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ENDA, state by state.

The initial federal Employment Non-Discrimination Act of 2007 (introduced in Congress in April) would make it illegal for employers to engage in discrimination related to sexual orientation or gender expression. A competing bill doesn't include gender expression, leaving transgender workers without protections. While the federal ENDA stumbles to the finish line, some states have boldly taken matters into their own hands. To date:

13 states and Washington, D.C., have ENDAs that protect sexual orientation as well as Lender expression

7 states have ENDAs that protect sexual orientation but not gender expression

30 states have no laws to protect LGBT workers



Vermont has had an ENDA since 1992 but began protecting gender expression only this year.

Florida's legislature has introduced its own ENDA, though a majority of Floridians are already protected by queer-inclusive antidiscrimination laws enacted by municipalities.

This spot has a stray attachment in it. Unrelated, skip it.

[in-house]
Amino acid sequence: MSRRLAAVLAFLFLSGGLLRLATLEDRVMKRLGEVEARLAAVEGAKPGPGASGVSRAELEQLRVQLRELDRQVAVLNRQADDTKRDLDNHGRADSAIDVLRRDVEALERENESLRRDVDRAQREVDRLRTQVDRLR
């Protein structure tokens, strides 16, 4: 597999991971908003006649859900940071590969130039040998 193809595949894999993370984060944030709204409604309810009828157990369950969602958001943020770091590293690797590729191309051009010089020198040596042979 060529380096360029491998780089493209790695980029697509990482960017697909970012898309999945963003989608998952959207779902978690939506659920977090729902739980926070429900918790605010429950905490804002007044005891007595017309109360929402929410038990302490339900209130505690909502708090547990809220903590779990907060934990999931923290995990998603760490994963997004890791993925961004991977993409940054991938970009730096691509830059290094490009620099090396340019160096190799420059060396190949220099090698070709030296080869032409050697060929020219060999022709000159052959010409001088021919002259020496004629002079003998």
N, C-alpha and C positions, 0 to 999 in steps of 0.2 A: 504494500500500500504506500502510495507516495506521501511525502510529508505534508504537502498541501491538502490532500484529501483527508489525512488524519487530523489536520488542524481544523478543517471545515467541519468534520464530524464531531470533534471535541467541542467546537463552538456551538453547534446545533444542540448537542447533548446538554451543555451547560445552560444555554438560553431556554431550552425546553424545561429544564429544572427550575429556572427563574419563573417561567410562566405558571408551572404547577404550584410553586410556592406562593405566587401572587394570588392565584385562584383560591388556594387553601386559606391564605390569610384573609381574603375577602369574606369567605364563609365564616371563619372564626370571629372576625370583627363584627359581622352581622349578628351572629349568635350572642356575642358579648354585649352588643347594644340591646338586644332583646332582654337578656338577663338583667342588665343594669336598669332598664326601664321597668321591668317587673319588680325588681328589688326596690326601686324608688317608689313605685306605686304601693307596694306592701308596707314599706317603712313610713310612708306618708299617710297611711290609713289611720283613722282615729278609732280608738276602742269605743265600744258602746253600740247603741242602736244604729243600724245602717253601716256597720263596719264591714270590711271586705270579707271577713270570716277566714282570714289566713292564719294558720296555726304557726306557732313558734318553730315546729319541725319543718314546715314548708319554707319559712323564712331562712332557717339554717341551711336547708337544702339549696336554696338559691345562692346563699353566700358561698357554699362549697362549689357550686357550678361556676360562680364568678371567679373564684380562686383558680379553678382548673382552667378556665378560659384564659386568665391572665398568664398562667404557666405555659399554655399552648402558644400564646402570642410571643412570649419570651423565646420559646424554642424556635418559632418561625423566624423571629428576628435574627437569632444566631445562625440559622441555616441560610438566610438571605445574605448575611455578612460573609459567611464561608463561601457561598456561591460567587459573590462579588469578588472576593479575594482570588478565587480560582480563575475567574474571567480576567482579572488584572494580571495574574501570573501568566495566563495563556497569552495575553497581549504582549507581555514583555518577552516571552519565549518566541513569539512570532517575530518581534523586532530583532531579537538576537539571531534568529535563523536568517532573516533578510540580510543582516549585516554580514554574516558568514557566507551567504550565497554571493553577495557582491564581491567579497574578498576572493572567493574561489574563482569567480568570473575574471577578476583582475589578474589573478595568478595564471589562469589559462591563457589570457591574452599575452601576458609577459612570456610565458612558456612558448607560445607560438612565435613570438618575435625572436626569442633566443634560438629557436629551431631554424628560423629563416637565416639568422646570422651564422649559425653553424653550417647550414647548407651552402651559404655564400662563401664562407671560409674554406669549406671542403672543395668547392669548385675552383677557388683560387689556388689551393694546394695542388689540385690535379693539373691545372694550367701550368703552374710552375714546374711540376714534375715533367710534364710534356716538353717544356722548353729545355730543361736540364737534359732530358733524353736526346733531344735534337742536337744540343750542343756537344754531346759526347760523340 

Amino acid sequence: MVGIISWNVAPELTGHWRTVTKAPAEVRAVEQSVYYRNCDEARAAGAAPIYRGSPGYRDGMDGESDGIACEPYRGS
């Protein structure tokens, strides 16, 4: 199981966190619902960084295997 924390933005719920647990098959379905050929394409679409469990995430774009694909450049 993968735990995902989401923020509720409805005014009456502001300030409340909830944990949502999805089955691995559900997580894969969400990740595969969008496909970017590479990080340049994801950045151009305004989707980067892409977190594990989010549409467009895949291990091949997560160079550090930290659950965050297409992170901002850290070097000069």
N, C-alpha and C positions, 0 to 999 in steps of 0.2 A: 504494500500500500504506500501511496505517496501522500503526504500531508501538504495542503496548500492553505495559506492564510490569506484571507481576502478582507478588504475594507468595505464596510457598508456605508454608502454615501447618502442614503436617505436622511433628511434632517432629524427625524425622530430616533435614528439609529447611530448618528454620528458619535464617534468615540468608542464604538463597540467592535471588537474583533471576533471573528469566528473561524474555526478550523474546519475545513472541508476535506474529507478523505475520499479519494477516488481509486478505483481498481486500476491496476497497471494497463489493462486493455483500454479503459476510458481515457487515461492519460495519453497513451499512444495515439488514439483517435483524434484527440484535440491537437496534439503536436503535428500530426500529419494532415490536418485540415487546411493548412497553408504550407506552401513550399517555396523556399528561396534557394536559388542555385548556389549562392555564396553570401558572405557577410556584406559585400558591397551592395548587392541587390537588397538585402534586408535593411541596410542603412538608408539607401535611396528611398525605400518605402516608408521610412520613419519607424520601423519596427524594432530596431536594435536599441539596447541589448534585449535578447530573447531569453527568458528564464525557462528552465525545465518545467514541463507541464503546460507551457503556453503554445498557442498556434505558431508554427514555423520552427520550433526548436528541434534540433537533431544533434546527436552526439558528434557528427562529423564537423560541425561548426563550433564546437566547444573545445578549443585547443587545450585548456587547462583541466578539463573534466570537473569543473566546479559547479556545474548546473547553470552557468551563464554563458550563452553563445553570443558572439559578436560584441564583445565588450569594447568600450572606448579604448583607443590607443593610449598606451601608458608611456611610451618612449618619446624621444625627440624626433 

Wisconsin was the first state to pass an ENDA, in 1982. Minnesota, in 1993, became the first to have a transgender-inclusive ENDA.

When New York State passed its sexual orientation-only ENDA in 2002, LGBT rights groups hoped to cover transgenders in the near future. Five years later, that has not happened.

* For most states, ENDA is a misnomer, since their antidiscrimination laws cover areas beyond employment, such as housing, credit, and public accommodations.
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Copyright 2007, Gale Group. All rights reserved.

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Title Annotation:Forward
Author:Garcia, Michelle
Publication:The Advocate (The national gay & lesbian newsmagazine)
Date:Nov 20, 2007
Previous Article:Public affairs.
Next Article:"You work at Clear Channel? Really?".

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